What Happens When You Get Too Little Sleep?

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What would happen if a popular quarterback only got three hours of sleep the night before the Big Game? What if he only slept for four hours every night for a week before the Big Game? What if it had been months since he’d gotten a good night’s rest? One thing’s for sure, there would be a lot of angry football fans.

You’ve had it drilled into your head since you were a child—getting the proper amount of sleep each night is crucial for your health. Of course, the proper amount of sleep can vary from person to person. In the case of our football friend, his training schedule is so rigorous and his football practices so intense that he likely needs more sleep than the average person to be able to function properly.

Sleep deprivation has some scary side effects that can affect your overall health and your ability to perform normal daily functions like driving, operating heavy machinery, or even keeping track of your responsibilities. A lack of sleep can cause slow reaction times, inhibiting your ability to make fast-paced decisions, which can be highly dangerous, and not to mention, can make you look bad at work. If you seem to be less coordinated than normal, you can blame that on the sleep deprivation as well.

A lack of sleep can cause many other symptoms. If you seem to be crying at the drop of a hat lately, or seem to catch every cold that floats around your office, you might need to change up your sleeping habits. Struggling to concentrate, eating more than normal, and falling asleep as soon as your head hits the pillow are all signs that you need more sleep.

The signs and symptoms of sleep deprivation mentioned above are scary, and over time, can lead to serious consequences. Chronic sleep deprivation can contribute to weight gain, premature skin aging, memory loss, decreased libido, heart disease, brain damage, and even death.

Many different factors can affect the amount and quality of sleep you get every night. Sinus issues and allergies can make it difficult to feel properly rested when your alarm clock sounds. Don’t let allergies overrun your life. Over-the-counter medications may ease your symptoms temporarily, but we offer solutions that can help you experience long-term relief. Snoring and sleep apnea are both big contributors to a restless night as well. If your partner has been complaining about your loud snores and you seem to consistently be exhausted no matter how much sleep you got, talk to us about setting up a sleep study.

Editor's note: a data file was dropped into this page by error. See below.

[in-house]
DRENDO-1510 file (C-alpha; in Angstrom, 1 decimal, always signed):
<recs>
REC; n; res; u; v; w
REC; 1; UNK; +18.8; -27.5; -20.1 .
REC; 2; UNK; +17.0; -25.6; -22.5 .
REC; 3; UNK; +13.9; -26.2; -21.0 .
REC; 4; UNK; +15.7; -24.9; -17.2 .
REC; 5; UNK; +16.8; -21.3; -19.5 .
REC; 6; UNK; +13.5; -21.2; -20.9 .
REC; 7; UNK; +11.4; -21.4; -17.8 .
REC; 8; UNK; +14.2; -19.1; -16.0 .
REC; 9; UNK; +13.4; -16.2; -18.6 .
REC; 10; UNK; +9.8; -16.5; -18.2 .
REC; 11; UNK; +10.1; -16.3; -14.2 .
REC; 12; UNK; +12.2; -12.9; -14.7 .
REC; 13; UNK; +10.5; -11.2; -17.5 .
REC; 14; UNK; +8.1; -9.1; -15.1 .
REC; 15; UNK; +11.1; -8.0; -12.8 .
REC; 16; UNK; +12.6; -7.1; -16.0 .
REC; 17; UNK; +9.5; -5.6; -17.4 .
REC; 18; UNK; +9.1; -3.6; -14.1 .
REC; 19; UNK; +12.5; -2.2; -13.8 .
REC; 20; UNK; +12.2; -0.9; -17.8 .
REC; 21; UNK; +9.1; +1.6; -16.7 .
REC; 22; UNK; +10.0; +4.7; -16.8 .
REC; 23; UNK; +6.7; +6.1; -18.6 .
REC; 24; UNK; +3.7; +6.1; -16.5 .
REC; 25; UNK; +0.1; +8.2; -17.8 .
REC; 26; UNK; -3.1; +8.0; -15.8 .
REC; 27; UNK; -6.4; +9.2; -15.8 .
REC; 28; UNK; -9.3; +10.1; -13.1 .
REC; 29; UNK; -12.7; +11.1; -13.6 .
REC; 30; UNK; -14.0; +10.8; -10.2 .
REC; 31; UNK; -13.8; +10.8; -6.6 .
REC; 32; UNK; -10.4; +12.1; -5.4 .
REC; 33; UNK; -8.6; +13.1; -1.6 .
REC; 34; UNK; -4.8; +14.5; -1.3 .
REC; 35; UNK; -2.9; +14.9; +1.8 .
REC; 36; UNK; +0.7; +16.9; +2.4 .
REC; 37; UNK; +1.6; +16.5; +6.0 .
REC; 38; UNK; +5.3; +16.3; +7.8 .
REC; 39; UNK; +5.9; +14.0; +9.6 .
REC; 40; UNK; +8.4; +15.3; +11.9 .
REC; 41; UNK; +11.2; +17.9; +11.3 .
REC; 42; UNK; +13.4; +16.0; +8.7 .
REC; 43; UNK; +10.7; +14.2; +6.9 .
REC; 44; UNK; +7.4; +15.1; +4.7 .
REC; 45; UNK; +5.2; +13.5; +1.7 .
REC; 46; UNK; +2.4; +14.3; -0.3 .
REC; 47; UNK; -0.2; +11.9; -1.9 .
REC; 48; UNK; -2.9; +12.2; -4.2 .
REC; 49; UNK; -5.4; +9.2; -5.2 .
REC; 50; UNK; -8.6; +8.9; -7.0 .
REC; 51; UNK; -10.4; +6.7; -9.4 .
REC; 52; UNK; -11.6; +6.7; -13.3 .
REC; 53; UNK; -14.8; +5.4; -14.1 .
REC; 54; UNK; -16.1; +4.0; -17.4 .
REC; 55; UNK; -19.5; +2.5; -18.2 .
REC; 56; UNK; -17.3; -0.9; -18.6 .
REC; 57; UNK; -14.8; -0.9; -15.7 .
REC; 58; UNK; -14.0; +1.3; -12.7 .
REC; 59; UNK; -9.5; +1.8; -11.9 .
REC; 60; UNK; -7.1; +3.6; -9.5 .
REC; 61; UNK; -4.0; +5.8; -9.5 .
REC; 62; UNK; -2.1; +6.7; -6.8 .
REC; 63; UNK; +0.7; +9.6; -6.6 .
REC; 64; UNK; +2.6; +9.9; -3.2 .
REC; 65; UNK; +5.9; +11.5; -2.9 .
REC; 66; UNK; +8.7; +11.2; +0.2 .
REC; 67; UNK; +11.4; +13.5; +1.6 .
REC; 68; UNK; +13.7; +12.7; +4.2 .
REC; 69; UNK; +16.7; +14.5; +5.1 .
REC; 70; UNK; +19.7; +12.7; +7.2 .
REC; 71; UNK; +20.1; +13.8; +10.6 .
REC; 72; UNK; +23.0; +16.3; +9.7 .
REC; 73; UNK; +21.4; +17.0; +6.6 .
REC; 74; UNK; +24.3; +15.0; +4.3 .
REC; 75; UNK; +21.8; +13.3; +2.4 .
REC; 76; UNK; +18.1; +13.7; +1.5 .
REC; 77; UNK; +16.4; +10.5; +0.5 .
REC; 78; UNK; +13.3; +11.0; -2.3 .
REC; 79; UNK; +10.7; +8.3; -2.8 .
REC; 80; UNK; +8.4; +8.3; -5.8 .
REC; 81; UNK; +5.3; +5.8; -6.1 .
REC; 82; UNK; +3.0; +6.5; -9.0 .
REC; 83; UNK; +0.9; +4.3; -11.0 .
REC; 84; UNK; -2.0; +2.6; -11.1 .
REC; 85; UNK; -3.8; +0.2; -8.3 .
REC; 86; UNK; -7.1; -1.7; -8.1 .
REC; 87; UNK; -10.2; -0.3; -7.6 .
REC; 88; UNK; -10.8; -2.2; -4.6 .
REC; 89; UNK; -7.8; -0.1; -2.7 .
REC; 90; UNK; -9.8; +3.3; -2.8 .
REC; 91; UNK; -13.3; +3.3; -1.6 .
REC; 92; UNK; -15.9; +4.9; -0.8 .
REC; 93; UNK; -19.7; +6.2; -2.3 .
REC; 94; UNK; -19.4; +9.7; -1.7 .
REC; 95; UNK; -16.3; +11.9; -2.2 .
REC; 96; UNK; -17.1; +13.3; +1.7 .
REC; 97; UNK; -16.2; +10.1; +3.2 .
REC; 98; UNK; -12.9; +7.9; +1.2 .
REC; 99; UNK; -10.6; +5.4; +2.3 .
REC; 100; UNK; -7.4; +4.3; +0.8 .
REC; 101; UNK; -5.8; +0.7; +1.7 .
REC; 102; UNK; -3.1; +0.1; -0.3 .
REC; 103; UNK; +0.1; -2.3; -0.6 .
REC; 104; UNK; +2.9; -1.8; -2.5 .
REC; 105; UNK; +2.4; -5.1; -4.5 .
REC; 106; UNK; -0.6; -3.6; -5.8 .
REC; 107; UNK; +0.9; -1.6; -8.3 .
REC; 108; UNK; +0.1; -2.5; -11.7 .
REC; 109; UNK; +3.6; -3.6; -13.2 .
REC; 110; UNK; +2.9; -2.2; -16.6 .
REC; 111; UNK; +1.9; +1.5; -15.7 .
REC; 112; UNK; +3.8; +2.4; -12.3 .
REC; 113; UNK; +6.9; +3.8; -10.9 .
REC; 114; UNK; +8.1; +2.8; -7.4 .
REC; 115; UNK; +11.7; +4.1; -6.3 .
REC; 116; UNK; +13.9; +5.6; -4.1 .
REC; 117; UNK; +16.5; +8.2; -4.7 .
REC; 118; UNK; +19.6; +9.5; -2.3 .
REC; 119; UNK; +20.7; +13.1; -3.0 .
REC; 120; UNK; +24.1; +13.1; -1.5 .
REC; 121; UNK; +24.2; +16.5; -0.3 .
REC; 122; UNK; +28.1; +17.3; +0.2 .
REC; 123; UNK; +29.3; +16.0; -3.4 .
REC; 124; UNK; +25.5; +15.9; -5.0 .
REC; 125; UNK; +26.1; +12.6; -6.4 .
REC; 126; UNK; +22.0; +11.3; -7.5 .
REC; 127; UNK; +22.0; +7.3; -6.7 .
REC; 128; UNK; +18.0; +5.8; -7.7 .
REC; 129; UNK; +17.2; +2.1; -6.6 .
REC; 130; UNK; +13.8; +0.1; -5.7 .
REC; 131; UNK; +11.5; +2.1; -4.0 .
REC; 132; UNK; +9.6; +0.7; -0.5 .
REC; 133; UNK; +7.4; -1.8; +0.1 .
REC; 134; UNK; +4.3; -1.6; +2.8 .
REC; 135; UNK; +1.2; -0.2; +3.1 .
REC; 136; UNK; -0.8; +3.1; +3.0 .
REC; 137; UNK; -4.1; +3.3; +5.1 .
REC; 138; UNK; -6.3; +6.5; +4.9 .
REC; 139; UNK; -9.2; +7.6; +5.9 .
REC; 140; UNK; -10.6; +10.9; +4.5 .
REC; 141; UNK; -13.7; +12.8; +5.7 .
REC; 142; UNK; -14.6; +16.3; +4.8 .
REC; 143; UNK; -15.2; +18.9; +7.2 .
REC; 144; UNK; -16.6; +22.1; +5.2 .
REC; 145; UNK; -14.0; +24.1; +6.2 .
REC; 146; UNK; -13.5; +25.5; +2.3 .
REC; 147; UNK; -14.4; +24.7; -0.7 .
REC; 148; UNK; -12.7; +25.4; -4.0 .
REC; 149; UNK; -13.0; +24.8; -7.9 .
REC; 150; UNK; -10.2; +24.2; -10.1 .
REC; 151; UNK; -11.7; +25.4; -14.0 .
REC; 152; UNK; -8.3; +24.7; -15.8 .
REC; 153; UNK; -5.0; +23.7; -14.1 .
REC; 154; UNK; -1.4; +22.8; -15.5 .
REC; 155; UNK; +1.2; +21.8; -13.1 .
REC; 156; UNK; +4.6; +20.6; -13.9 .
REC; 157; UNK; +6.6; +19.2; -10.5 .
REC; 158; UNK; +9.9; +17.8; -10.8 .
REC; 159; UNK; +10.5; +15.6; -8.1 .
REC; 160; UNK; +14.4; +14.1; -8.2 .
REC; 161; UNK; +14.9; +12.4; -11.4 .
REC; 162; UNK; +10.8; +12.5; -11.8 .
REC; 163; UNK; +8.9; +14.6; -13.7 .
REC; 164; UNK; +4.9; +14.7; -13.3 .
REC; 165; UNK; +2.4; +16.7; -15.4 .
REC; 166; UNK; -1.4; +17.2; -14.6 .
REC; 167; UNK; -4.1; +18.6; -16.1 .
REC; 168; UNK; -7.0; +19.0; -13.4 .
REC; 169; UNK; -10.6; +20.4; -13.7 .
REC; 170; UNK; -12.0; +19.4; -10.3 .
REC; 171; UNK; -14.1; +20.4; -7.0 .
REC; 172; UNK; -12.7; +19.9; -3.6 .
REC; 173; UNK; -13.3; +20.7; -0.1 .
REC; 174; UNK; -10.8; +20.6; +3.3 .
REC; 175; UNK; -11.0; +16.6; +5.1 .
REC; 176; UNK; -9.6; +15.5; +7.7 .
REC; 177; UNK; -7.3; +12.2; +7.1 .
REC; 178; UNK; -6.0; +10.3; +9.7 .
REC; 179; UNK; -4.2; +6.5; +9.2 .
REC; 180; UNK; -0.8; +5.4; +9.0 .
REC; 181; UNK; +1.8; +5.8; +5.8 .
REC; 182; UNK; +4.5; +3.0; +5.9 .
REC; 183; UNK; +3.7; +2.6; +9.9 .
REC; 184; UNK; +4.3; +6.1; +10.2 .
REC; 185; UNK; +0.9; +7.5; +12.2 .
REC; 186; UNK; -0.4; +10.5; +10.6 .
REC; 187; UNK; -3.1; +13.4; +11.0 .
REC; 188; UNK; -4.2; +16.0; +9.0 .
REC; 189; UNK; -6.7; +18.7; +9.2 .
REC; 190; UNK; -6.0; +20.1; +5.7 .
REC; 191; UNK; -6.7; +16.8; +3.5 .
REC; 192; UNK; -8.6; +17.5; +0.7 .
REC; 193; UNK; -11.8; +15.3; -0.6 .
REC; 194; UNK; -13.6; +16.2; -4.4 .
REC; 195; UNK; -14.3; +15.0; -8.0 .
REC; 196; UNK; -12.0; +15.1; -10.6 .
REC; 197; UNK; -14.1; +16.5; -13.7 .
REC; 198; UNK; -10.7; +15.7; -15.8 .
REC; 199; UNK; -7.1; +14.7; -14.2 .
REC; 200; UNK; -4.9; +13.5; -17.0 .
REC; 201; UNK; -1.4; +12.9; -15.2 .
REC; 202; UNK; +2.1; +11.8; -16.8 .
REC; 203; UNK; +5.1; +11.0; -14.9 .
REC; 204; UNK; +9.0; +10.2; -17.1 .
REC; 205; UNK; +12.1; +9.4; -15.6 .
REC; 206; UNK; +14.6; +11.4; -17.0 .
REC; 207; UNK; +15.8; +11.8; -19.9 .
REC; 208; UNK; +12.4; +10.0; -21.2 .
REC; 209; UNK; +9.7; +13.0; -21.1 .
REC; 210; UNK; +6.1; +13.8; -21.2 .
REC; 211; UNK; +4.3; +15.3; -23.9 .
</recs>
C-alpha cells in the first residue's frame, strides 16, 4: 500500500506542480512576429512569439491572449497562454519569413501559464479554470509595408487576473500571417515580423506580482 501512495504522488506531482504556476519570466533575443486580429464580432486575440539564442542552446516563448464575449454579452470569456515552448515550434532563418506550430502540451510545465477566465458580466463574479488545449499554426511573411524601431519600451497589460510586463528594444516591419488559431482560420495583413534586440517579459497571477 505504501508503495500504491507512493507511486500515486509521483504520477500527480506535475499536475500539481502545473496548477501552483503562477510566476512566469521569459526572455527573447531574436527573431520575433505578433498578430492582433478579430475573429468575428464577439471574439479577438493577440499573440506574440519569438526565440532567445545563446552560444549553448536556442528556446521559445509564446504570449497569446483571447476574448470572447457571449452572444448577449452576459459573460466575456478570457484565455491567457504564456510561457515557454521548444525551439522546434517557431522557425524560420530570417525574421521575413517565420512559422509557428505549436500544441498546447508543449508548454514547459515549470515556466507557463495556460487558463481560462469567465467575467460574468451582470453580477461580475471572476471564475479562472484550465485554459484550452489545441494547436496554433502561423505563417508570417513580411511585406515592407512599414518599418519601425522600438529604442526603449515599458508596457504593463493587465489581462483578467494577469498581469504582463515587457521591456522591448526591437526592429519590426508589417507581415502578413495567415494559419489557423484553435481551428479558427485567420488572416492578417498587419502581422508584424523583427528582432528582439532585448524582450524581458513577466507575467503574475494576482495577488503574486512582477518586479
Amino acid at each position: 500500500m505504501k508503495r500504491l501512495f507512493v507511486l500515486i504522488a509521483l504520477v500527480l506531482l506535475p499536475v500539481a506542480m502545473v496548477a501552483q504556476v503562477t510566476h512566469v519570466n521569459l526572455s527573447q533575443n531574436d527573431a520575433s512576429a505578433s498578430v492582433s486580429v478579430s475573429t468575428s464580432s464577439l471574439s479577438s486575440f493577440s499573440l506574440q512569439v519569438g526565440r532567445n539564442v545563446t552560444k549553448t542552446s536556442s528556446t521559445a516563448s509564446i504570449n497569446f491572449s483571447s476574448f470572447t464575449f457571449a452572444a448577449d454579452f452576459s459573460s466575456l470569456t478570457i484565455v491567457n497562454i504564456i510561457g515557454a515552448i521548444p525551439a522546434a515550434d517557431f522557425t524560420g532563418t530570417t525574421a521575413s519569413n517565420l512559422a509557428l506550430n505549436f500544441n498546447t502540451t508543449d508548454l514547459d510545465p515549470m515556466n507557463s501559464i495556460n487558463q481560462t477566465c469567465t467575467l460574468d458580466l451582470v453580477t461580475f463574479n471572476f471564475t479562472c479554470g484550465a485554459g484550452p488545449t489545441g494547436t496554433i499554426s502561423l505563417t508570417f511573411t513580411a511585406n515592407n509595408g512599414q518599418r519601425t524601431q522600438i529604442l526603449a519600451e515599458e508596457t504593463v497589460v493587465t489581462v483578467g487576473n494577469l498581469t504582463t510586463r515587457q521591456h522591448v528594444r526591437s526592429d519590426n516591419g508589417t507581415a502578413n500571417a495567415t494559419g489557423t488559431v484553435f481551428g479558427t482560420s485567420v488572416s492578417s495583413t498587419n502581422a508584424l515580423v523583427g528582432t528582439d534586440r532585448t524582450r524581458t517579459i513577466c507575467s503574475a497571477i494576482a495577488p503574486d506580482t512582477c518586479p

Need a few tips to help you establish a habit of getting a good night’s rest each night? Try to maintain consistency in your schedule. Do your best to go to bed and wake up at the same times each day. Try to avoid screen-time (phones, tablets, TV, etc.) for an hour before you go to sleep. Do something relaxing before bed to help you transition into a restful sleep (read a book, take a warm bath, take up nighttime yoga, etc.). Make sure your bedroom is set up with optimal sleep conditions (find your ideal sleeping temperature, get a pillow that’s designed specifically for your sleeping position, etc.). And finally, avoid drinking that nightcap before hitting the hay as it can disrupt your sleep cycles, leading to a poor night’s rest.

Being mindful of your sleeping habits can help you make the changes necessary to ensure that you get the proper amount of quality sleep needed every night. And as for your favorite football friend—let’s just hope that your team’s starting lineup gets plenty of rest before heading to the stadium for the Big Game!

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